UPCOMING EVENTSfrom the collectionsAT THE WISCONSIN VETERANS MUSEUM2011 SPRING EVENTSANDREA HOFFMANCOLLECTIONS MANAGERWhat Caused the Civil War?WEDNESDAY, MARCH 23, 2011 – 7PMMONONA TERRACE COMMUNITY ANDCONVENTION CENTER,1 JOHN NOLEN DRIVE, MADISONStephen Kantrowitz, Professor ofHistory, University of WisconsinPresented in partnership with the MononaTerrace Community and Convention CenterThe Raising of the 2ndWisconsin InfantryTuesday, April 12, 2011 – 7pmLance Herdegen, author andchair, Wisconsin Civil WarSesquicentennial CommissionA Civil War 150 Eventwww.civilwarwisconsin.comThe Spur and the SashFriday, April 15, 2011 – NoonRobert Grede, authorA story of passion and betrayal amid the anarchy of post-war Tennessee.Baghdad at Sunrise:A Brigade Commander’s War in IraqFriday, May 6, 2011 – NoonPeter Mansoor, Raymond E. Mason Jr. Chair in Military History,The Ohio State UniversityLecture and book signingA 2011 Dr. Richard H. Zeitlin Distinguished Lecture Series EventPresented in partnership with the University of Wisconsin Department of History, the Center forWorld Affairs and the Global Economy, and the Grand Strategy ProgramOpen Gallery Nightat the Wisconsin Veterans MuseumFriday, May 6, 2011 from 5 PM – 9 PMPoint of View: The Veteran Print ProjectEight Veterans, Eight Artists, One LegacyOn Display IN THE Wisconsin Veterans Museum Lobby from May 2 – July 4, 2011Point of View connects a new generation of Wisconsin veterans with theircommunity by inviting them to share their stories with the Wisconsin VeteransMuseum and a group of local artists. This new exhibit, based on theoral histories of Wisconsin veterans, will bring artist and veteran togetherto share their points of view on the same story. It is an invitation to thecommunity to experience the amazing stories of our newest generation ofveterans and the talented artists of the Madison Print Cooperative. TheUniversity of Wisconsin Vets for Vets plays an integral role in this projectas it offers participants in the project, the conductor of oral histories, anda veteran artist whose print will be autobiographical. The project includeseight veterans whose histories range from the Persian Gulf War to GuantanamoBay, Afghanistan to Iraq.SAVE THE DATE: THURSDAY, MAY 5, 2011WISCONSIN VETERANS MUSEUM FOUNDATIONANNUAL GALAFEATURING BEST-SELLING AUTHOR JEFF SHAARASPONSORED BY UNIVERSITY OF WISCONSIN MEDICAL FOUNDATIONAND EDGEWOOD COLLEGEThe Wisconsin Veterans Museum is honored to host Jeff Shaaraas keynote speaker at this year’s annual gala event on Thursday,May 5, 2011. Mark your calendars for an evening with America’smost popular military history novelist!Schedule of Events5:00-6:30PM VIP RECEPTION AT THE WISCONSINVETERANS MUSEUM – $175 PER PERSON (INCLUDES DINNER)Private reception with Jeff Shaara and VIP guests. Complimentarydrinks and hors d’ oeuvres included.6:00-7:15PM RECEPTION AT THE MADISON CONCOURSE HOTEL –$125 PER PERSONCash bar and hors d’ oeuvres will be provided.7:15-9:00PM MADISON CONCOURSE HOTELJeff Shaara’s keynote address and dinnerTicket Information/Questions?Purchase your tickets online at,or contact Jennifer Carlson at 608.264.6086 or of the proceeds support the development of educationalprograms and exhibits at the Wisconsin Veterans MuseumADDITIONAL SPONSORS: MILITARY ORDER OF THE PURPLE HEART,AMERICAN LEGION AND LEWIS B. HARNED, M.D.FROM THE COLLECTIONSCONFEDERATE BELT BUCKLE1861-1862, FOUND IN PRAIRIE DU CHIEN, WISCONSINWhen walking the battlefields ofthe Civil War, turning up relics likebullets or buttons was not unusualin the decades following the war.Even more substantial finds, suchas canteens or bayonets, becamethe prizes of those who carefullyinspected or excavated the historicsites. But for one relic hunter, uncoveringa Confederate belt bucklenearly one hundred and fifty yearslater was an especially unique event.When recent Wisconsin VeteransMuseum accession V2010.89.1 wasunearthed in Prairie du Chien,Wisconsin—hundreds of miles fromthe nearest Civil War battlefield—itwas obvious that something unusualhad occurred. How did thisbelt buckle, boldly bearing the “CS”signature of the Confederate States,wind up so far north from anywhereit otherwise ever would or shouldhave been?Finding the answer to that questiondoes, in fact, begin much furthersouth, over five hundred milesalong the Mississippi River downfrom Prairie du Chien. In the springof 1862 the Union Army identifiedthe Confederate stronghold of IslandNumber Ten, a mass of land locatedin a tight double bend in the rivernear where Missouri, Kentucky andTennessee converge, as the desiredpoint of capture. This spot had untilthen served as a unique vantagepoint for the Confederacy to preventfurther infiltration into the South byNorthern troops.The siege lasted five weeks, andthe Confederate surrender of IslandNumber Ten on April 8, 1862 markedthe first victory over a Confederateposition in the Mississippi River.Despite the lengthy battle, recordsshow that casualties on both sideswere relatively low. Low mortalityrates paired with the difficulty ofescape from the captured island lefta substantial number of Confederatesoldiers to be taken as prisoners ofwar. To deal with the throngs of captives,the Union again looked north.Some 1300 detainees were slated tobe sent to Camp Randall in Madison,Wisconsin. Until that point, CampRandall had been intended onlyfor the training and mustering ofWisconsin militia and volunteers.The announcement of the eminentarrival of about 1,000 prisonersto Madison, however, forced thehasty preparation of a stockade andwooden huts on the grounds.Prisoners were gathered at Cairo,Illinois. Healthier men were sentto Camp Douglas in Chicago, whilemany of those who were ill weredestined for Camp Randall. A decidedlyless fatiguing means of transport,the steamer Evansville wasused to move three hundred of thesemen, two hundred of which weresick. They travelled for eight daysbefore arriving at Prairie du Chienon April 23rd. The band of soldierswas the largest group to ever disembarkin the small Wisconsin town,their size determining that they beheld in a field rather than the stationbuilding. In this field they gathered,then walked a short distance to theMilwaukee and Mississippi Railroadtrain which then carried them toCamp Randall. During this briefone day layover between battle andprison, one of those soldiers, probablysick, ragged and exhausted,lost this buckle. A century and a halflater, it was found in what is currentlya vacant field located just eastof the old Milwaukee and MississippiRailroad bed and just south of Prairiedu Chien’s lower boat landing.The style of the WVM buckle wasused exclusively by Confederatesoldiers who fought in the Westerntheater. Many of those soldiersdetained at Camp Randall were fromWestern Theater units originatingin Alabama, Tennessee, Mississippi,Louisiana and Arkansas. CampRandall only served as a prison fora few months, yet it witnessed thedeaths of 139 of these men. Thosewho survived were either paroledor exchanged near Vicksburg, Mississippiduring the summer of thatyear. We will never know which oneof these soldiers owned this buckle,and whether or not he lived to seehis homeland again.In preparation for its display inthe upcoming exhibit “From Paperto Iron: Wisconsin in the Civil War,1861-1862” the belt buckle wasrecently sent to the Chicago ConservationCenter. Be sure to come visitthis buckle along with an amazingarray of other Civil War artifactsstarting on July 2, 2011 to commemoratethe Civil War Sesquicentennial.8 THE WISCONSIN VETERANS MUSEUMWWW.WISVETSMUSEUM.COM 9

EDUCATION & PROGRAMSJENNIFER KAYESENIOR EDUCATIONSPECIALIST2011 PROGRAMS TOCOMMEMORATE THE 150THANNIVERSARY OF THE CIVIL WARTo mark the opening of From Paper to Iron: WisconsinJoins the Civil War, the Wisconsin Veterans Museum willhost two educational programs for children, and the kidsinside all of us. On July 13th from 10:30-1:00, visitorswill be offered the chance to explore the exhibit withuniformed re-enactors who will provide an up close andpersonal look at the war. In addition, in our 2nd floorEducation Center, kids can “enlist” in the cause, andlearn about regimental flags and the daily life of a CivilWar soldier, all while taking part in crafts and interactivegames.On July 23rd from 10:00-1:00, directly outside ourmuseum at 30 on the Square, the museum will host“Eagles on the Square.” Old Abe, the “War Eagle,” wasthe mascot of the 8th Wisconsin Infantry Regiment andremained a well-known animal celebrity long after thewar ended. This program teaches the history of OldAbe by incorporating craft projects for children. Bestof all, the National Eagle Center will provide a live eagleand handler, allowing visitors an intimate look at ournational symbol. All programs are free and open to thepublic. For more information please call Jennifer Kayeat 608-264-7663 or e-mail BOARD OF DIRECTORSPresidentAlan HembelVice PresidentDr. John BusbySecretaryDennis WagnerTreasurerAnita MatchaAdditional DirectorsScott CampbellChris CarpenterTeddy DuckworthMichael ElyJohn Hall, Ph.D.Dr. Lewis B. Harned (Emeritus)Karl HansonDale HundtWilliam Hustad (Emeritus)DirectorMuseum STAFFMichael Telzrow608.266.1009Processing ArchivistAndrew Baraniak608-266-2320Senior Marketing &Development SpecialistJennifer Carlson608.264.6086Reference ArchivistRuss Horton608.267.1790Senior Education SpecialistJennifer Kaye608.264.7663Marketing SpecialistLaura KocumTHEWISCONSINVETERANSMUSEUM30 WEST MIFFLIN STREETMADISON, WI 53703ON THE CAPITOL SQUARE608.267.1799www.wisvetsmuseum.comMUSEUM HOURSMonday-Saturday 9:00AM–4:30PMSunday (April-September) Noon–4PMMUSEUM MISSIONThe mission of the Wisconsin VeteransMuseum is to commemorate, acknowledge,and affirm the role of Wisconsin veteransin America’s military past.Fred McCormick (Emeritus)608.264.7663VOLUNTEER IN THE SPOTLIGHTDR. JAMES ANGEVINEby Jennifer KayeLarry OlsonEric Petersen (Emeritus)Vera RoddyLee SchuffWilliam SchrumCurator of HISTORYJeff Kollath608.261.0541Archives Collections ManagerGayle MartinsonOur un-paid staff members embody all of the characteristics thatmake volunteers a valuable asset. Each year hundreds of peoplegenerously donate their time to help us meet our mission. No oneis more generous with his time than Dr. James Angevine, whoselove of military history brought him to the museum 18 years ago.Over the years, Dr. Angevine has taken on countless projects forthe archives with enthusiasm and a desire to broaden his scope ofknowledge. “Dr. Angevine is a joy to work with”, says Gayle Martinson,Archives Collection Manager, “he has always been willingto tackle and learn new things, loves working with books, andcurrently is entering print collections into our database. To do thiswith his usual thoroughness and expertise, he educated himself onmethods of printmaking”.In addition to his work in the archives, Dr. Angevine also acts asa docent for the museum. He believes that the most rewardingaspect of volunteering is watching the reactions on 4th and 5thgraders faces as he guides them through the exhibits. One ofhis fondest memories was watching children respond to CharleyHowe’s disembodied voice coming through an air vent near theCamp Randall exhibit, giving the illusion that the diorama figurewas real.Dr. Angevine lives in Madison with his wife Marilou. He is aretired Pathologist and a veteran of the U.S. Army. The staffat the museum looks forward to Thursdays when Dr. Angevinecomes in to work as he is a wealth of knowledge, a delight tochat with, and always good for a chuckle with his usual departingremark, “well, I think I’ve done enough damage for one day”. Wewould like to thank Dr. Angevine for his unwavering commitment,dedication and passion for our mission of honoring veterans andeducating the public.WVM Foundationwww.wvmfoundation.com608.264.6086608.261.0536LibrarianAmy O’Shea608.261.5408Store ManagerGreg Lawson608.261.0535Operations ManagerLynnette Wolfe608.266.1680Collections ManagerAndrea Hoffman608.261.0540RegistrarKristine Zickuhr608.261.6802Wisconsin National Guard MuseumSite CuratorEric Lent608.427.1280The Bugle is published quarterly by theWisconsin Veterans Museum Foundationfor our members and friends. The WisconsinVeterans Museum Foundation providesfunds for the support of artifact acquisition,exhibit production and the development ofeducational programs.COMMENTS & SUBMISSIONSWe welcome your comments and editorialsubmissions concerning The Bugle.Comments and submissions should be sentto Jennifer Carlson US ONLINE!10 THE WISCONSIN VETERANS MUSEUMWWW.WISVETSMUSEUM.COM 11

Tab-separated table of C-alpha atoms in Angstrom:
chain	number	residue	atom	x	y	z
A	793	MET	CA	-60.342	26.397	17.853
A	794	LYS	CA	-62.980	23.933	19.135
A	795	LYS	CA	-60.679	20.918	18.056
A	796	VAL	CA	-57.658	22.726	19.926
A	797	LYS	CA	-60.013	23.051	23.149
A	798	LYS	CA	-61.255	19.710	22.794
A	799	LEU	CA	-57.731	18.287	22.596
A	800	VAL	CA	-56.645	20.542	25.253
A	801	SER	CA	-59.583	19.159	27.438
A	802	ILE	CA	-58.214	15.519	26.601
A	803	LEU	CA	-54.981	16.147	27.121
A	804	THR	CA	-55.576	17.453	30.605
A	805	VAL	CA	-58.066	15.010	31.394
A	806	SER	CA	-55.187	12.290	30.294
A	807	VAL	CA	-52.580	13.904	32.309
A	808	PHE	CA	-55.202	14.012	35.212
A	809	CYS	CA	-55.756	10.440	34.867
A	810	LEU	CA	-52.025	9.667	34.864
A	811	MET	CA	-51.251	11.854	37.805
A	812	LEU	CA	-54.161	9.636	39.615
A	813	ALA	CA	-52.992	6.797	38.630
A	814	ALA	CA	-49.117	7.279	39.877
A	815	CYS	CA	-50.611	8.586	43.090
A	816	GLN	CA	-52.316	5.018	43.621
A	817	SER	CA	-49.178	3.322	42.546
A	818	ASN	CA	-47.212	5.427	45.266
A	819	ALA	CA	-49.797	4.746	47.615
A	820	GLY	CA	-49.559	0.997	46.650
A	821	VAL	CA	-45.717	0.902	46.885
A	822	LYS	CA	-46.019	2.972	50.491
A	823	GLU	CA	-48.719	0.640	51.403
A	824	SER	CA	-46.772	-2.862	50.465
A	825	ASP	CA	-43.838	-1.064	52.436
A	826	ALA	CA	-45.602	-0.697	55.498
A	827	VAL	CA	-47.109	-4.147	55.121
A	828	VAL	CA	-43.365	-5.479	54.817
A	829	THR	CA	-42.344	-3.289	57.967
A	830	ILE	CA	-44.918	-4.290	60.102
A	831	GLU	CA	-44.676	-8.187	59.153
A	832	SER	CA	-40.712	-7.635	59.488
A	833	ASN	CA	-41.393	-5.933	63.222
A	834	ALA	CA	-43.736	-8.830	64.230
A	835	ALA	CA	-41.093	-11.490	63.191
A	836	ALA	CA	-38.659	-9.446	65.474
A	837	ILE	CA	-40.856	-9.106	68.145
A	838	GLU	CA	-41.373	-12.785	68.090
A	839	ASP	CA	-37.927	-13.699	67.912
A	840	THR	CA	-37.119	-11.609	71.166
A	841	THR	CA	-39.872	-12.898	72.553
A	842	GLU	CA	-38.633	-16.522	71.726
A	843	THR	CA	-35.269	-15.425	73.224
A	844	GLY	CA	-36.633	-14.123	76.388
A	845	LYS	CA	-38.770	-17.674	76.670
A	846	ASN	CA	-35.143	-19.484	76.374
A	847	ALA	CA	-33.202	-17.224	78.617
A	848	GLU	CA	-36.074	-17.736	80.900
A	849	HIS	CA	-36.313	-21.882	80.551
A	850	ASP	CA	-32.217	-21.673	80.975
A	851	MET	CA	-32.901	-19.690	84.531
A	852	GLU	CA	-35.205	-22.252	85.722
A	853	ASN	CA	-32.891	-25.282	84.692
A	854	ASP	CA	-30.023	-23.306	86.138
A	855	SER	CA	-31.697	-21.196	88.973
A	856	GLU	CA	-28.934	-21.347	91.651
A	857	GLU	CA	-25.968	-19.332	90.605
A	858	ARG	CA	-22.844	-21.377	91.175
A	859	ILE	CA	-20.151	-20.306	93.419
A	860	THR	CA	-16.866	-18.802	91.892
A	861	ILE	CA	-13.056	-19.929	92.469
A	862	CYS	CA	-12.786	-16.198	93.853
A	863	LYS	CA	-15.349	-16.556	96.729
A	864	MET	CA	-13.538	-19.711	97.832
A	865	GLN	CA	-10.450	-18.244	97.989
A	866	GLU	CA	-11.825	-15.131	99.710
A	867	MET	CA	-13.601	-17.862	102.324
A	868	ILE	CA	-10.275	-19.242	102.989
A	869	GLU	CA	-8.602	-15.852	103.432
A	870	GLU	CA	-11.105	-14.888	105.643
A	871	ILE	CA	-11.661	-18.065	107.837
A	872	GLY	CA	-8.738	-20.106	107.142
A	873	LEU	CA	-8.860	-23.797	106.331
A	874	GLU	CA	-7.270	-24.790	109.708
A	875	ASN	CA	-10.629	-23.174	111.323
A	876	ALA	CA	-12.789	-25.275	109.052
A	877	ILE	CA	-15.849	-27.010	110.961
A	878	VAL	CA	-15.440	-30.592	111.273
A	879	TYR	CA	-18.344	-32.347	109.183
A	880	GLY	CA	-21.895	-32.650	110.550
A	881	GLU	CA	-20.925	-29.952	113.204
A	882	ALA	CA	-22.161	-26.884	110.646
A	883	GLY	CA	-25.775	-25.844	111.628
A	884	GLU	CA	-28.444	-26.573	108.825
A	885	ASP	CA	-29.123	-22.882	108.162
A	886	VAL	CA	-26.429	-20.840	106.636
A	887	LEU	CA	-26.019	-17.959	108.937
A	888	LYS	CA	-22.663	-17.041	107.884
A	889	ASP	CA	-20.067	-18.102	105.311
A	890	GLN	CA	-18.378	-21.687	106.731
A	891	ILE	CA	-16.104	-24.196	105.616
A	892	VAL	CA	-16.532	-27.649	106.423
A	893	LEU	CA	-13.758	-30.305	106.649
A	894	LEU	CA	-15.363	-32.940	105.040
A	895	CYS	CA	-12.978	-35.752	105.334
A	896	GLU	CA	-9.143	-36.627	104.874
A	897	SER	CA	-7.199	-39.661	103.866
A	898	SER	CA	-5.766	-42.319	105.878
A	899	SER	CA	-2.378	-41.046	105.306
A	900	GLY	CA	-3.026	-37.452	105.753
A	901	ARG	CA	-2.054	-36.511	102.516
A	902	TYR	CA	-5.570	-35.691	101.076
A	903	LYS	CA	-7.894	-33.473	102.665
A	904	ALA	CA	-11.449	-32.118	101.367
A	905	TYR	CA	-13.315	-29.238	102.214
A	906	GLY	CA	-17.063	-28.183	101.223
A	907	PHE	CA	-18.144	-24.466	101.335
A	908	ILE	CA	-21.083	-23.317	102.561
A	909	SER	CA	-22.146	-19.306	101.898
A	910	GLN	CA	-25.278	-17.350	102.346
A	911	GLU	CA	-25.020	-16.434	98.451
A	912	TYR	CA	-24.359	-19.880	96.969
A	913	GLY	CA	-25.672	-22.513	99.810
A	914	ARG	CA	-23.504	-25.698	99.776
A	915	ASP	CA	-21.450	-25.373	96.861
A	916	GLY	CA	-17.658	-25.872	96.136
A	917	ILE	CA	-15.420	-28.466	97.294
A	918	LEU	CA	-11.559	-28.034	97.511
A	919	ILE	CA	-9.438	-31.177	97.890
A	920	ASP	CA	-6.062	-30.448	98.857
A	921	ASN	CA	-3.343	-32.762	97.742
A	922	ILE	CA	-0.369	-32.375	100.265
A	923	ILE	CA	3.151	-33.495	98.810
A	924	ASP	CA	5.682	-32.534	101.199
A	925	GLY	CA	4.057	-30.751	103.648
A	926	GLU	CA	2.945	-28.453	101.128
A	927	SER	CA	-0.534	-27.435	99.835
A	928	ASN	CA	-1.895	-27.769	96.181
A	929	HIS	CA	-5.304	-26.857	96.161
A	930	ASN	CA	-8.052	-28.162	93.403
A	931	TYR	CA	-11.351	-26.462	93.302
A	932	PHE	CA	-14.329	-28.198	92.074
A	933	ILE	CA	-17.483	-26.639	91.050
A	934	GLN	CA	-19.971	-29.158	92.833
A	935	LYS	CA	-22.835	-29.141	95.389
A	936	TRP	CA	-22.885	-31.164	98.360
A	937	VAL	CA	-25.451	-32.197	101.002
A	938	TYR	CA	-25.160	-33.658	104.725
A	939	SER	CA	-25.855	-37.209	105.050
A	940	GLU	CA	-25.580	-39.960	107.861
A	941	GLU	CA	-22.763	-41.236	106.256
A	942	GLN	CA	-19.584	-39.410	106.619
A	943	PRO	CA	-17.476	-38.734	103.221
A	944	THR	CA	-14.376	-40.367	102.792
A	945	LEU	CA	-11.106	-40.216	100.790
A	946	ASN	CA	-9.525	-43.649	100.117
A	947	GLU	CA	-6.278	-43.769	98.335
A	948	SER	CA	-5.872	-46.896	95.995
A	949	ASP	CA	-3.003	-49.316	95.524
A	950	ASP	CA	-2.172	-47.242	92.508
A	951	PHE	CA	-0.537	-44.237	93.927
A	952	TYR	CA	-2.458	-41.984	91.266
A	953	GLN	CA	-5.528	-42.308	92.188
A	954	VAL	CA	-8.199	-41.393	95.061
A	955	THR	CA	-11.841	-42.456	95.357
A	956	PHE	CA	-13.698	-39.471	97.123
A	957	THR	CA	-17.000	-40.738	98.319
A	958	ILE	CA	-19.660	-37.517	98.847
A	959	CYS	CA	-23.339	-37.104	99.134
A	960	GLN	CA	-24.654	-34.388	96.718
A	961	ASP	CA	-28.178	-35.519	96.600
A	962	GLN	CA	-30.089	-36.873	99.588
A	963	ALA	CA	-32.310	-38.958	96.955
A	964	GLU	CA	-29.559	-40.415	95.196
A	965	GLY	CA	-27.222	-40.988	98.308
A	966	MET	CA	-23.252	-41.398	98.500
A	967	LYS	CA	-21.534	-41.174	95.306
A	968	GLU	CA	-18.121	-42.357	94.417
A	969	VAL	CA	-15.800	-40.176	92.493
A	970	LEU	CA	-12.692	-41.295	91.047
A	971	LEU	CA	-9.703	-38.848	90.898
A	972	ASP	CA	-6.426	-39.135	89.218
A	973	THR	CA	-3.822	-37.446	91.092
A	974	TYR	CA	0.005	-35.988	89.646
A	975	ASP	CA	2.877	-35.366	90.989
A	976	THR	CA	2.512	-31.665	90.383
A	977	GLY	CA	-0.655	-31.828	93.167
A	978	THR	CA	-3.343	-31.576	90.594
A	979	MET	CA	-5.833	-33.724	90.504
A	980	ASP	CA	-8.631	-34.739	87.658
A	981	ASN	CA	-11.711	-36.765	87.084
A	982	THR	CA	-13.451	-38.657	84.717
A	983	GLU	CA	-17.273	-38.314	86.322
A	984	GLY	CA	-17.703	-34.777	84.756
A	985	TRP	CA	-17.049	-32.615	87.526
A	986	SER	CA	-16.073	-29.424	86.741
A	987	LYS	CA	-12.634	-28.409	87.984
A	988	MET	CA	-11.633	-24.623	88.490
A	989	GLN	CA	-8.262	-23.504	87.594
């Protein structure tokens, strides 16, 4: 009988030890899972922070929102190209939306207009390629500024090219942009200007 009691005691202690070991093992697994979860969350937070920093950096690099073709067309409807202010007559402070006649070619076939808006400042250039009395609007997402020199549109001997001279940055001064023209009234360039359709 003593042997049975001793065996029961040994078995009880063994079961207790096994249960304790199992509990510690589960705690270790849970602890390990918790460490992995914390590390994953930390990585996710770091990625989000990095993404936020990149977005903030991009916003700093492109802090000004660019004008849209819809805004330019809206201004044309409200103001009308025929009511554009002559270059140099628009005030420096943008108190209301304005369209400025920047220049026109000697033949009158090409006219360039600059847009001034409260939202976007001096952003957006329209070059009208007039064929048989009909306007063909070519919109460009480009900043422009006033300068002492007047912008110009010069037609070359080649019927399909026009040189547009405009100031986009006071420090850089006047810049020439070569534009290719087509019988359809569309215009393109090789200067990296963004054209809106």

THANK YOU DONORS!A most sincere thank you to all who contributed tothe Wisconsin Veterans Museum’s annual appealand special projects. We cannot provide qualityprogramming and award-winning exhibits withoutyour help.$10,000 AND ABOVEWall Family EnterpriseAnonymous$5,000 to $9,999Ralph & Erica Kauten$2,500 to $4,999University of Wisconsin MedicalFoundation$1,000 to $2,499American Legion, Dept. of WIFriends of WPT, Inc.The Osprey FoundationPotter Lawson, Inc.VFW William Sonny Simon Post8216Mary KolarDennis Wagner$500 to $999Rock & Roll Hall of Fame andMuseumAlice Wagner$100 to $499American Legion Post 541Disabled AmVets, Dept. of WIInc.Elmer Peterson Post 333First Business BankFox Lake Historical SocietyHansen’s Auto Service Center, Inc.Hovde Realty, Inc.Navy Club of USA WI SquadronNew Glarus Brewing CompanySouthern WI Chapter-MOAA, Inc.VFW Badger Post 328VFW Edwin Frohmader Post 1879VFW Post 11244 – WaunakeeMemorialWhite Pine Consulting Service, Inc.Wollersheim Winery, Inc.Andrew AckeretJim & Marilou AngevineMarian AshmanVirginia BessertTom BroddDr. John BusbyLou Ann ColbyLinda CzlapinskiEdward DavisonDavid DeanBG (Ret.) Kerry G. DensonRalph & Carol DillonMichael DolanTed DuckworthRobert DueckerBG Donald DunbarMichael & Kate ElyRoger FetterlyKay GutknechtJames HaightLewis B. Harned, MDDr. John HoferDale HundtGerald & Claudine HundtJohn & Karen IckeJames JanzJames KellyDavid KiesJames KleinschmidtJohn MaritaAnita MatchaFrancis & Rose Mary MatusinecFred & Ginny McCormickWilliam T. MeddingsGerald MillerJames R. MitchellFred & Mary MohsMax & Nancy OlesonPatricia PaulJohn Petersen IIIJohn D. PowellWilliam RafteryGeorge & Paula RoncagliaRobert RongeJanet RowsamLouis RuffBo RyanJohn SheskiAnne ShortRichard SinclairBill & Margie SproutLynn StathasCharles SternJohn W. StevensonRay W. StubbeRaymond & Shirley WalkerPaul Wertsch, MDMildred Zeitlin$1 to $99American Legion Post 166American Legion Post 144American Legion AuxiliaryAmerican Legion Post 36American Legion Post 517American Legion Post 82American Legion Post 167American Legion Post 214American Legion Post 348American Legion Post 534American Legion Post 74American Legion Post 29American Legion Post 541American Legion Post 77American Legion Post 95American Legion Post 295American Legion Post 203Assurant Health FoundationEconoprint, Inc.Gorman Packaging, Inc.Keller Family Charitable TrustMarine Corps League No. 1133VFW Post 9207Navy Club WI Squadron, Ship 60Second WI Company H AmericanCivil War AssociationVFW Post 10244VFW Post 1707VFW Post 2778VFW Post 1621VFW Post 7694VFW Post 6709VFW Post 8483VFW Post 10549VFW Post 8318VFW Post 5373Vietnam Veterans of AmericaWDI, LLCHarvin AbrahamsonSeymour & Shirley AbrahamsonCharles AlbersRuss AlsteenSharon AmmermanJohn AndrewsBrad ArgueJames & Lois BenesTodd BerensPaul BialkTimothy & Carol BintzAllan BogueF.A. 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ZwickelTHEWISCONSINVETERANSMUSEUM30 WEST MIFFLIN STREETMADISON, WI 53703BECOME A MEMBER TODAY!Congratulations to Marlin Schneider, former State Assembly member fromWisconsin Rapids. In December 2010, Representative Schneider became the firstmember of the Friends of the Wisconsin Veterans Museum. Now it’s your turn tomake a stand. Become a Friend of the Wisconsin Veterans Museum today!CALL 608.264.6086 OR JOIN ONLINE AT WWW.WVMFOUNDATION.COM12THE WISCONSIN VETERANS MUSEUM